The Likud-sponsored bill to draft ultra-Orthodox and Arab youth is unlikely to change the make-up of the Israel Defense Forces any time soon.
On Sunday, Vice Prime Minister Ya'alon presented the cabinet with the main provisions of his new military draft bill, less than a week after Kadima left the coalition over disagreements regarding the scope of the new bill and its enforcement mechanism. Ya'alon told lawmakers that the Knesset is likely to miss by a few weeks the Aug. 1 deadline set by the High Court of Justice to pass a new law that would end the de facto waiver haredi youth enjoy as a result of the Tal Law, a law enacted ten years ago that has by all accounts failed to attract large numbers of haredim into the IDF.
The High Court of Justice ruled in January that the de facto waiver haredim enjoyed under the Tal Law was unconstitutional as it discriminated against the majority of the Jewish population that does serve in the military. The justices said the government had to enact new and more just legislation to replace the law when it expires on Aug. 1.
While Ya'alon's bill does not apply the mandatory service requirement on 18-year-olds in the haredi sector, it does lower the age through which haredi youth can obtain a waiver from 28 to 26. But at that age, they are still likely to be rejected by the IDF on grounds that they are too old. Also, haredim tend to marry and have children at a relatively young age, and this would make haredi soldiers eligible for additional benefits, requiring the military to shoulder an added financial burden. The bill stipulates that starting in 2016 at the latest, 6,000 haredim would enlist in the IDF or civilian national service every year. Similarly, 5,000 Israeli Arabs would be incorporated in the national service apparatus every year. Currently, only about 2,400 haredim and a similar number of Arab Israelis join the IDF or volunteer for national service each year. Ya'alon's bill does not include a real enforcement mechanism, and thus the target figure may turn out to be unrealistic.
Under the new law, haredim would be able to obtain a waiver as long as they study in a yeshiva at least 45 hours per week and record their attendance by means of a biometric card. The new legislation stipulates that draft dodgers who falsely declare that they are studying in a yeshiva would be drafted, but beyond that, would face no additional sanctions. Moreover, the ten years in which the Tal Law has been in effect suggest that the state would not be able to enforce this provision for large numbers of yeshiva students.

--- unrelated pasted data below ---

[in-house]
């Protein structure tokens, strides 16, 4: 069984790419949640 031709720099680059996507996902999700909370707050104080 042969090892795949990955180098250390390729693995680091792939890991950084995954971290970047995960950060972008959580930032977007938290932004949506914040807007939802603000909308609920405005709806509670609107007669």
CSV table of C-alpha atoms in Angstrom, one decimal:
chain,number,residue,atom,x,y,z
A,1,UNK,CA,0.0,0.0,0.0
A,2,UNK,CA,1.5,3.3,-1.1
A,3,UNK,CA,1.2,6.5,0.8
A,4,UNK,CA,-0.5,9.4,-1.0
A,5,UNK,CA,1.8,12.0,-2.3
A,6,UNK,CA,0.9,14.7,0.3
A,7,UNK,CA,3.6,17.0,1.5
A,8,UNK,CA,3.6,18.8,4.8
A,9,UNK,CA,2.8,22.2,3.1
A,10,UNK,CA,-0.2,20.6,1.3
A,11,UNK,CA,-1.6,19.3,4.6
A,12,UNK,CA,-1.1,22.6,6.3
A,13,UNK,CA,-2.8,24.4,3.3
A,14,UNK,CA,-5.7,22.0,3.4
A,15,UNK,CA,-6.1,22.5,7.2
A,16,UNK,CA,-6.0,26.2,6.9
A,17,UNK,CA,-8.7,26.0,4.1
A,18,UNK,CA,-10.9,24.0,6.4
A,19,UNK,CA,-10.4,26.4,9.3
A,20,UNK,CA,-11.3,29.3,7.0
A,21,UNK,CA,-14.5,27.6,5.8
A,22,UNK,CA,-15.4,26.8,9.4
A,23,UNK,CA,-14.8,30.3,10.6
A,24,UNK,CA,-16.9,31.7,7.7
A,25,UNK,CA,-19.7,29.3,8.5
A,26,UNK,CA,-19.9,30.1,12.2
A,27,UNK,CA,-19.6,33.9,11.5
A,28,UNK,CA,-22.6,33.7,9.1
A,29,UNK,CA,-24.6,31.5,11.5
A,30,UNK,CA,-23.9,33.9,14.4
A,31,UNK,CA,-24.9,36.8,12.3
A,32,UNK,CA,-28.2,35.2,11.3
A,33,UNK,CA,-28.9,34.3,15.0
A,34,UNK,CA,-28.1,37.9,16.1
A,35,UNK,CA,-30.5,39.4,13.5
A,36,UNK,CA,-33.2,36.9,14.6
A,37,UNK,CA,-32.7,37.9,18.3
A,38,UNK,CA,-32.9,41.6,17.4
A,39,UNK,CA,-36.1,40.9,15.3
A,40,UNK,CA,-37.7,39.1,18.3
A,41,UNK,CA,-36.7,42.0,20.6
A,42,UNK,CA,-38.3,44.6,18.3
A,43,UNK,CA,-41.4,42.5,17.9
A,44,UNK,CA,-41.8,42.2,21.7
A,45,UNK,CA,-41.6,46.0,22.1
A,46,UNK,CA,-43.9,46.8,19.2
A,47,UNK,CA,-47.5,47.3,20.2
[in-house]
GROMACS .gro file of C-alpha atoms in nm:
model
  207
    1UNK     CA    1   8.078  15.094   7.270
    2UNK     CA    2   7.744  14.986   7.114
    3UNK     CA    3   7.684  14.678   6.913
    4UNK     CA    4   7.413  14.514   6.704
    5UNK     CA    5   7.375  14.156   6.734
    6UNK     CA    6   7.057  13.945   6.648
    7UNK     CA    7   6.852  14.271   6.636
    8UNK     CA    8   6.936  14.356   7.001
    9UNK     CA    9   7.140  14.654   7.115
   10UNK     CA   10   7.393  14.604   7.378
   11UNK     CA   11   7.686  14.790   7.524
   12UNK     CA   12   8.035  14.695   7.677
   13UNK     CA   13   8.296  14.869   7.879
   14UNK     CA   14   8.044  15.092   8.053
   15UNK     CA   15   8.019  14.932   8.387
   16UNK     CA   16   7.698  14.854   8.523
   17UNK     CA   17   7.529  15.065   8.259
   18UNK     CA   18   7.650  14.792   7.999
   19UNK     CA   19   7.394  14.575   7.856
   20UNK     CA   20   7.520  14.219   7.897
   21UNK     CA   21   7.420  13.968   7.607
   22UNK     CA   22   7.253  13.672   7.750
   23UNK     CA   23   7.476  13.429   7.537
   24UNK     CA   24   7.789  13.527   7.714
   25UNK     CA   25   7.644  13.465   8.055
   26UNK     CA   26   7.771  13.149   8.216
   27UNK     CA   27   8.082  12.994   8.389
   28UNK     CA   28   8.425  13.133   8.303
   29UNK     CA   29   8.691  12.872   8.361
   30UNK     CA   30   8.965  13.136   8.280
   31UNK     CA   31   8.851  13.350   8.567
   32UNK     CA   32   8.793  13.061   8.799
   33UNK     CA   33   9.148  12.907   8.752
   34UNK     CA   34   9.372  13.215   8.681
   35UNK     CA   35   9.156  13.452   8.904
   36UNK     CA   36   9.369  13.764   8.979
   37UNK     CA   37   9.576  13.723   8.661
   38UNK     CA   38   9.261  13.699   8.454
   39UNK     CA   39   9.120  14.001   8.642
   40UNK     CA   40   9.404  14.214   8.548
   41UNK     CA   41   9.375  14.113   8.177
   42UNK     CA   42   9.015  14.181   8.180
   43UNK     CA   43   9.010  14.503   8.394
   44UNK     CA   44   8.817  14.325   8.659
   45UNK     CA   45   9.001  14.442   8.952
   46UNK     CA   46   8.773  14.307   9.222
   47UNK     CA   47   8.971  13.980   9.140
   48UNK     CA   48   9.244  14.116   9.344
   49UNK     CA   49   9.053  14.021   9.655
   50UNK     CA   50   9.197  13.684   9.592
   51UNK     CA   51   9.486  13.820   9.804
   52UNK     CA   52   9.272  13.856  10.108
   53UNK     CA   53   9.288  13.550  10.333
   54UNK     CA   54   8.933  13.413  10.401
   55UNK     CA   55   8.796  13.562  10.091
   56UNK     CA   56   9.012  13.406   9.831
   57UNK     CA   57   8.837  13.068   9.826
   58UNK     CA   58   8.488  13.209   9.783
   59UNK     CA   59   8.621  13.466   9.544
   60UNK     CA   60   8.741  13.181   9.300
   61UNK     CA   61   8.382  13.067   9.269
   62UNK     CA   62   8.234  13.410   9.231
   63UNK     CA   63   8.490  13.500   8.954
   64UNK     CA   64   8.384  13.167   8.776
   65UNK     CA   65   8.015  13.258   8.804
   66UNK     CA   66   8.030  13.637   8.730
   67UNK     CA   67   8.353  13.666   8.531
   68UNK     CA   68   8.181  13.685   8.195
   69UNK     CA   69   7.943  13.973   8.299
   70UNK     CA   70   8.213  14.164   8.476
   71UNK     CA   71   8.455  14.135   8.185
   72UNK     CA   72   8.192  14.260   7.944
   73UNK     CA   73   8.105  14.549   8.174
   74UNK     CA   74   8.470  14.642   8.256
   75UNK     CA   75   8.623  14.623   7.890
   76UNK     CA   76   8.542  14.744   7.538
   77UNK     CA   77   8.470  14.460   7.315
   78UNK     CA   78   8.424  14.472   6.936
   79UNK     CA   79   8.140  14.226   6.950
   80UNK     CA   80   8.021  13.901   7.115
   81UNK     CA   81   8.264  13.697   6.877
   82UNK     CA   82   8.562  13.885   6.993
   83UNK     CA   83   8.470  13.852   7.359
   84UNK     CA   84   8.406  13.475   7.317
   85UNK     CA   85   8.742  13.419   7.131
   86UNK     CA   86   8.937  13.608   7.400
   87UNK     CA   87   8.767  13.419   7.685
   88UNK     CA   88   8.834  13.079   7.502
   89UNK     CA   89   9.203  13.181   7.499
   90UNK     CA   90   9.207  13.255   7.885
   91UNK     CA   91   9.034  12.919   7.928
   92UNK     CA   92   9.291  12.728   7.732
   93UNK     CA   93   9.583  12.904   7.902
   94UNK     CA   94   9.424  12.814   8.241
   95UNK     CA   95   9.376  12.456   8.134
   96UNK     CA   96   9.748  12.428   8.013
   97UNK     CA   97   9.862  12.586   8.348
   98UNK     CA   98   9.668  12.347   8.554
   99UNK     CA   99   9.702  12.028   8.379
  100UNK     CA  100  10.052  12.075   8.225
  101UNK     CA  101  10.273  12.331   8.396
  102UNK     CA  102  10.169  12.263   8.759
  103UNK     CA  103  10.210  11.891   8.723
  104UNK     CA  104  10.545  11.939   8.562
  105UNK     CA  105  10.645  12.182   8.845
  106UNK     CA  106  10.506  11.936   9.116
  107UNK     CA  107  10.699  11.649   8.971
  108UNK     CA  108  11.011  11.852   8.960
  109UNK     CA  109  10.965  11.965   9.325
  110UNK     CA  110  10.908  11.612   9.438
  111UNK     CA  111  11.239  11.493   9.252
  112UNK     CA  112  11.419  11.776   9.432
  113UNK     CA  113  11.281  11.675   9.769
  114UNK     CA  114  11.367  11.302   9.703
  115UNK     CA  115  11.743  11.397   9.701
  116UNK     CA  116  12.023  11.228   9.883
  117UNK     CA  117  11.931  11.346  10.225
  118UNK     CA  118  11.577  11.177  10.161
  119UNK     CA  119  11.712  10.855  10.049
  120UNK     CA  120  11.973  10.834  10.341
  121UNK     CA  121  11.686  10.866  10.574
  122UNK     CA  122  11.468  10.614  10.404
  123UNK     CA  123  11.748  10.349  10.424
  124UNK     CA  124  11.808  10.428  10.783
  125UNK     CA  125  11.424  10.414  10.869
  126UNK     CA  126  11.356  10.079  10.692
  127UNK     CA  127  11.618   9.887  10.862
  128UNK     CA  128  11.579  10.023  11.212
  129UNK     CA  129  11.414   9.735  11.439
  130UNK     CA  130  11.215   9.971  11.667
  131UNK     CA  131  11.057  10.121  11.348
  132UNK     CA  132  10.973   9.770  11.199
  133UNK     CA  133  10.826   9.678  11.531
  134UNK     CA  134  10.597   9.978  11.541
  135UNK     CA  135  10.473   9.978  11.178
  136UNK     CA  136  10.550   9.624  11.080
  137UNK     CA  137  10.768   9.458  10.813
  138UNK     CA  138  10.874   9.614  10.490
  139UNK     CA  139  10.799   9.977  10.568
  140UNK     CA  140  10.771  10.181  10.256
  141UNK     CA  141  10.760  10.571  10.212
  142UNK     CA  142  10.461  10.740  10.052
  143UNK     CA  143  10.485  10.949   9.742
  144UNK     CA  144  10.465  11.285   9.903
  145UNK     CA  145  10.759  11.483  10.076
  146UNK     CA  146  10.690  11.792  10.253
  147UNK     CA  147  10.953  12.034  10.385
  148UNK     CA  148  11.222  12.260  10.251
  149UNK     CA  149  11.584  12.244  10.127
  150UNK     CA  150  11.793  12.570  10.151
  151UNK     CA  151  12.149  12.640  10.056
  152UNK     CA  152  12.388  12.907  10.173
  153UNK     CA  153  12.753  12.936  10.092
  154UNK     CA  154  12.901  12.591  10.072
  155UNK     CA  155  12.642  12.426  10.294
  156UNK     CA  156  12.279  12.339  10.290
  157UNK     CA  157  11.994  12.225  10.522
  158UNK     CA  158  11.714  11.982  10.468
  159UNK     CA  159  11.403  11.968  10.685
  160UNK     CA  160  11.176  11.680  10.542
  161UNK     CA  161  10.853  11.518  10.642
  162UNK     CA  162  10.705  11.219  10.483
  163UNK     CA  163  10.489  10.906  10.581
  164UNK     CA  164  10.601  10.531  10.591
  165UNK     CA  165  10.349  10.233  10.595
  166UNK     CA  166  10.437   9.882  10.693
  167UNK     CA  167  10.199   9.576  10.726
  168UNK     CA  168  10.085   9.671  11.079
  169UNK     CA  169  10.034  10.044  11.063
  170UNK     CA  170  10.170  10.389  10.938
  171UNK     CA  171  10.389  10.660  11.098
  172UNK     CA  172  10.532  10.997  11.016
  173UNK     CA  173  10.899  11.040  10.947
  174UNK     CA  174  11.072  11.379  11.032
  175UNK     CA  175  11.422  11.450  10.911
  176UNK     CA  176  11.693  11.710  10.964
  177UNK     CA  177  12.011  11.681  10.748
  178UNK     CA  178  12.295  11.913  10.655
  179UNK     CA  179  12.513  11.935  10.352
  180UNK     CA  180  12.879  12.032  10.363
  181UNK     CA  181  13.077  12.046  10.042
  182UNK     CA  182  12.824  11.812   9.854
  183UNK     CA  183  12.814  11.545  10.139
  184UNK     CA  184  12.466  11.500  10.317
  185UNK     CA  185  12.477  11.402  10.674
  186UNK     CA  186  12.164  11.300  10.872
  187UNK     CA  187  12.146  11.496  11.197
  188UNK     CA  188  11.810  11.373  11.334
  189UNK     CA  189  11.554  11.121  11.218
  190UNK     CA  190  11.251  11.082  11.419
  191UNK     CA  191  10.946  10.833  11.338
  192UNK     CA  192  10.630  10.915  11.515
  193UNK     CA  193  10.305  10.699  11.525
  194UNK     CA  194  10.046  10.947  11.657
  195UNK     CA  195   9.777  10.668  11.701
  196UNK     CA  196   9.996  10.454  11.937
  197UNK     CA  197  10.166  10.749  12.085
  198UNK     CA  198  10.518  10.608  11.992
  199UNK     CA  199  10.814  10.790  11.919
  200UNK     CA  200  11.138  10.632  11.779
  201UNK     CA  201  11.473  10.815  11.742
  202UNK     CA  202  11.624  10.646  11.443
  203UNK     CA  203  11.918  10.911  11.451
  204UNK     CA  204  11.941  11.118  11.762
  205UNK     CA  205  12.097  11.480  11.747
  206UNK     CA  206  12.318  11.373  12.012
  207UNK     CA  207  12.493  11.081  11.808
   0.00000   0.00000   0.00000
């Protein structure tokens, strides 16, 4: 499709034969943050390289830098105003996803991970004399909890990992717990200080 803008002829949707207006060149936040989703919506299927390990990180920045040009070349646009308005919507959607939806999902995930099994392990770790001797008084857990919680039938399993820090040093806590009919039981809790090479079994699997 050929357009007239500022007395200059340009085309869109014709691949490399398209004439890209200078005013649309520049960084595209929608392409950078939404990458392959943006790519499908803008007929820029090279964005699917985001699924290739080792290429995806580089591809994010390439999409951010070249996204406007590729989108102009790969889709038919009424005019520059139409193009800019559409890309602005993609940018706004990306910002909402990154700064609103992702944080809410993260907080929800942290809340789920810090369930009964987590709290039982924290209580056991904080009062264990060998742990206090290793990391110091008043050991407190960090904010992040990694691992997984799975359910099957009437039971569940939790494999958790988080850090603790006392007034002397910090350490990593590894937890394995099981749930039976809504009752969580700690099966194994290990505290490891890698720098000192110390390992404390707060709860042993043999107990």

Ya'alon also calls for financial incentives for the yeshivot: A yeshiva whose students serve in the military or national service will see an increase in state funding. Similarly, Arab municipalities will receive larger budgets according to the number of youths they send to national service.
Prime Minister Benjamin Netanyahu, whose support for Ya'alon's proposal helped drive Kadima out of the government, said Sunday that the Ya'alon plan would "give more to conscripts and less to draft dodgers." He said the plan would significantly increase the number of haredim drafted into the Israel Defense Forces and the number of haredim and Arabs doing national service. "This is a realistic and feasible change, not just a political move," Netanyahu said.
When presenting the plan, Ya'alon said that "because Kadima and Likud could not agree on a plan, he is now formulating a plan of his own." Ya'alon noted that the staff work is overseen by the Prime Minister's Office, which is coordinating the various provisions with the relevant government ministries.
The Israeli Forum for Equal Service, which supports the so-called Suckers' Camp — a group of reservists that has led a national campaign for universal conscription — dismissed Ya'alon's presentation. "It is humiliating to see a former chief of general staff selling out those who serve for the sake of an unexplained political deal with the haredi parties. His plan is worse than the Tal Law," read a statement.